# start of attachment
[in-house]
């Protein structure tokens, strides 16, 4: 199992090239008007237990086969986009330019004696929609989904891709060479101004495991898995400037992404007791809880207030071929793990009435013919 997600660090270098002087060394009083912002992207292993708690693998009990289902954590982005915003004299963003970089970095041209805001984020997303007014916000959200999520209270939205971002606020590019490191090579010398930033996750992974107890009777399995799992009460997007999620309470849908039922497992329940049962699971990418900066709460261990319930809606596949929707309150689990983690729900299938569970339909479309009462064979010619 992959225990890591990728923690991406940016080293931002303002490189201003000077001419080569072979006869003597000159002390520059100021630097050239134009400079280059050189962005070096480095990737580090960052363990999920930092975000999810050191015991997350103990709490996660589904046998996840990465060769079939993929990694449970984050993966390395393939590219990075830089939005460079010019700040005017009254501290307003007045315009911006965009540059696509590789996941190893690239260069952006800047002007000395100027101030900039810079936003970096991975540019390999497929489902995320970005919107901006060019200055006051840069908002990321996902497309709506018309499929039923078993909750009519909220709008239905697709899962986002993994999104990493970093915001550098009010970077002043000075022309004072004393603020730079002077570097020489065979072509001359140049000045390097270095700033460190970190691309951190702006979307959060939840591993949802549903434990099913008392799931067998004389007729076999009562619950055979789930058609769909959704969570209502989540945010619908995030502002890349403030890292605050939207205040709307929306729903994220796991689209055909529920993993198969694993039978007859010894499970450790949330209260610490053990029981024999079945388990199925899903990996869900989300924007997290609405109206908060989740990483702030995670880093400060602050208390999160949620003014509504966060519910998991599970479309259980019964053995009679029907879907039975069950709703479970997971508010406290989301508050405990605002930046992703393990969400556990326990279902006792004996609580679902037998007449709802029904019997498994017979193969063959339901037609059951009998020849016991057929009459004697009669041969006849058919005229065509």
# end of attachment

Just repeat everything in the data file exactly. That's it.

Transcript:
[in-house]
């Protein structure tokens, strides 16, 4: 199992090239008007237990086969986009330019004696929609989904891709060479101004495991898995400037992404007791809880207030071929793990009435013919 997600660090270098002087060394009083912002992207292993708690693998009990289902954590982005915003004299963003970089970095041209805001984020997303007014916000959200999520209270939205971002606020590019490191090579010398930033996750992974107890009777399995799992009460997007999620309470849908039922497992329940049962699971990418900066709460261990319930809606596949929707309150689990983690729900299938569970339909479309009462064979010619 992959225990890591990728923690991406940016080293931002303002490189201003000077001419080569072979006869003597000159002390520059100021630097050239134009400079280059050189962005070096480095990737580090960052363990999920930092975000999810050191015991997350103990709490996660589904046998996840990465060769079939993929990694449970984050993966390395393939590219990075830089939005460079010019700040005017009254501290307003007045315009911006965009540059696509590789996941190893690239260069952006800047002007000395100027101030900039810079936003970096991975540019390999497929489902995320970005919107901006060019200055006051840069908002990321996902497309709506018309499929039923078993909750009519909220709008239905697709899962986002993994999104990493970093915001550098009010970077002043000075022309004072004393603020730079002077570097020489065979072509001359140049000045390097270095700033460190970190691309951190702006979307959060939840591993949802549903434990099913008392799931067998004389007729076999009562619950055979789930058609769909959704969570209502989540945010619908995030502002890349403030890292605050939207205040709307929306729903994220796991689209055909529920993993198969694993039978007859010894499970450790949330209260610490053990029981024999079945388990199925899903990996869900989300924007997290609405109206908060989740990483702030995670880093400060602050208390999160949620003014509504966060519910998991599970479309259980019964053995009679029907879907039975069950709703479970997971508010406290989301508050405990605002930046992703393990969400556990326990279902006792004996609580679902037998007449709802029904019997498994017979193969063959339901037609059951009998020849016991057929009459004697009669041969006849058919005229065509």